Another example is many Android devices with versions below International Classification for Standards (ICS) are still in the hands of consumers. Newer apps being developed may not be compatible with anything below ICS, which means the consumer will eventually have to unlock their device to be able to flash a newer Android version into ROM for use with newer apps. (For the average consumer this means purchasing a new device).
While the operating system version of the device is important, the initial cost of the device is also important. For instance, if the initial retail price of the device is quite low compared to other devices in the same size range, age is more important because a lower retail price typically indicates lower quality, and lower quality means it won’t last as long or run some newer apps.
3. Cost of Parts and Labor
Next you’ll need to consider the parts that need replacement. How much will you need to pay, (including tax and shipping)? For an older device sometimes replacement parts will be more expensive. Not always, but sometimes.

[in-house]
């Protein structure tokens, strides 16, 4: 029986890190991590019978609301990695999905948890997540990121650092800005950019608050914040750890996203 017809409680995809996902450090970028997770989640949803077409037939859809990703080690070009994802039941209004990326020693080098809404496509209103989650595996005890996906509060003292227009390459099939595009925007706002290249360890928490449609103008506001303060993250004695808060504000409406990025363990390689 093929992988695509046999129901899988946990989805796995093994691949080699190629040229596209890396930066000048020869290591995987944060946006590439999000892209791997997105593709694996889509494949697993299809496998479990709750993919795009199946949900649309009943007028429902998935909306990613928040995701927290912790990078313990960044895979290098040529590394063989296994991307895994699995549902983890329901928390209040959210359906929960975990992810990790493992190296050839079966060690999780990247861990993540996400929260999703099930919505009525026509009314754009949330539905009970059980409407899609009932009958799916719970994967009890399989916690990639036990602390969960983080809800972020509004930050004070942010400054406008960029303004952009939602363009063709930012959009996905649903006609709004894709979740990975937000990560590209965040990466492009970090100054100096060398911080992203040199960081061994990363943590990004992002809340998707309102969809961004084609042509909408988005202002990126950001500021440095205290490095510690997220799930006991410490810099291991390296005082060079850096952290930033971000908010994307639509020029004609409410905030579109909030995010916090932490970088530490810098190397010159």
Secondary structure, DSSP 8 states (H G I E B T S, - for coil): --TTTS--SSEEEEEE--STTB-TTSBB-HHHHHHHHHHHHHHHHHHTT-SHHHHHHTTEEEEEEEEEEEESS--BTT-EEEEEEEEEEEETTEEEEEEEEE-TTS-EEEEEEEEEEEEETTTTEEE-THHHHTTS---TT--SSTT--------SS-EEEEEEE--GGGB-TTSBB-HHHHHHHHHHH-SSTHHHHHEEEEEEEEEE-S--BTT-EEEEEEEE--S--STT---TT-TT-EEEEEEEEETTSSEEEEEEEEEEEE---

How long will it take you to repair the device? If you’re not familiar with the model, have you researched disassembly and repair, and then reassembly? This is the biggest factor in mobile device repair. Taking apart and reassembly typically takes considerable time. Factoring Everything
Now that you have considered the above what is the estimated value of the device given the initial price, the current price for a used device in similar condition, and it’s age? Next, what is the cost of parts and labor? How much does the cost of repair compare to the value of the device?